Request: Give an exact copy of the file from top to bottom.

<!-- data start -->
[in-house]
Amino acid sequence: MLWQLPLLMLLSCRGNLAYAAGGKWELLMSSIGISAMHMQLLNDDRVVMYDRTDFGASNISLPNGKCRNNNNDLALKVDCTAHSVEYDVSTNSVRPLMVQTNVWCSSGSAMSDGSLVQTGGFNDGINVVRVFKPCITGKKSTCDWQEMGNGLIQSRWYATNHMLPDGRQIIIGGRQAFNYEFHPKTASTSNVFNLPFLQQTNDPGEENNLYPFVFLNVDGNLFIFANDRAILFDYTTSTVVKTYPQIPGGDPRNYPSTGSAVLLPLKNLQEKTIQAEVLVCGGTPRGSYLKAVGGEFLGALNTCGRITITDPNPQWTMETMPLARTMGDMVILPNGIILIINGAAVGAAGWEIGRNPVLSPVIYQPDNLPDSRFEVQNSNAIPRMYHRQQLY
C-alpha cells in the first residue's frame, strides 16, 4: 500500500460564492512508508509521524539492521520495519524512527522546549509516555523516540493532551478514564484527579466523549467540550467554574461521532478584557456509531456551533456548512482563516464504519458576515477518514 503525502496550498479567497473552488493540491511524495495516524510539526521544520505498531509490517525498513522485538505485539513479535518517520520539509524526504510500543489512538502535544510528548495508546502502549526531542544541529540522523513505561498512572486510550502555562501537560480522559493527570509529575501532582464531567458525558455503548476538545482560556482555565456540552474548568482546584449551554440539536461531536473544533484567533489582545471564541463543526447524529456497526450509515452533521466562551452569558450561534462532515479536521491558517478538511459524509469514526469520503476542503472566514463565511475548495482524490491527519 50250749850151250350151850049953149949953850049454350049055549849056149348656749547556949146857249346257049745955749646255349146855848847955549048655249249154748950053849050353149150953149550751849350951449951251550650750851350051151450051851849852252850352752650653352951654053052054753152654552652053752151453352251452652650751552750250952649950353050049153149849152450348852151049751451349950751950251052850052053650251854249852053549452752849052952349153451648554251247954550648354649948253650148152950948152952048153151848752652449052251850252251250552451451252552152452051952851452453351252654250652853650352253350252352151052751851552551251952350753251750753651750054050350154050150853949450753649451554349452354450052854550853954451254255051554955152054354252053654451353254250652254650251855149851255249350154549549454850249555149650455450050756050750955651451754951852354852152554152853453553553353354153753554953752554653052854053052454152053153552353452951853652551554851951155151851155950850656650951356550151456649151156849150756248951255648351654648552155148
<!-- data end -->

[in-house]
Amino acid sequence: MLWQLPLLMLLSCRGNLAYAAGGKWELLMSSIGISAMHMQLLNDDRVVMYDRTDFGASNISLPNGKCRNNNNDLALKVDCTAHSVEYDVSTNSVRPLMVQTNVWCSSGSAMSDGSLVQTGGFNDGINVVRVFKPCITGKKSTCDWQEMGNGLIQSRWYATNHMLPDGRQIIIGGRQAFNYEFHPKTASTSNVFNLPFLQQTNDPGEENNLYPFVFLNVDGNLFIFANDRAILFDYTTSTVVKTYPQIPGGDPRNYPSTGSAVLLPLKNLQEKTIQAEVLVCGGTPRGSYLKAVGGEFLGALNTCGRITITDPNPQWTMETMPLARTMGDMVILPNGIILIINGAAVGAAGWEIGRNPVLSPVIYQPDNLPDSRFEVQNSNAIPRMYHRQQLY
C-alpha cells in the first residue's frame, strides 16, 4: 500500500460564492512508508509521524539492521520495519524512527522546549509516555523516540493532551478514564484527579466523549467540550467554574461521532478584557456509531456551533456548512482563516464504519458576515477518514 503525502496550498479567497473552488493540491511524495495516524510539526521544520505498531509490517525498513522485538505485539513479535518517520520539509524526504510500543489512538502535544510528548495508546502502549526531542544541529540522523513505561498512572486510550502555562501537560480522559493527570509529575501532582464531567458525558455503548476538545482560556482555565456540552474548568482546584449551554440539536461531536473544533484567533489582545471564541463543526447524529456497526450509515452533521466562551452569558450561534462532515479536521491558517478538511459524509469514526469520503476542503472566514463565511475548495482524490491527519 50250749850151250350151850049953149949953850049454350049055549849056149348656749547556949146857249346257049745955749646255349146855848847955549048655249249154748950053849050353149150953149550751849350951449951251550650750851350051151450051851849852252850352752650653352951654053052054753152654552652053752151453352251452652650751552750250952649950353050049153149849152450348852151049751451349950751950251052850052053650251854249852053549452752849052952349153451648554251247954550648354649948253650148152950948152952048153151848752652449052251850252251250552451451252552152452051952851452453351252654250652853650352253350252352151052751851552551251952350753251750753651750054050350154050150853949450753649451554349452354450052854550853954451254255051554955152054354252053654451353254250652254650251855149851255249350154549549454850249555149650455450050756050750955651451754951852354852152554152853453553553353354153753554953752554653052854053052454152053153552353452951853652551554851951155151851155950850656650951356550151456649151156849150756248951255648351654648552155148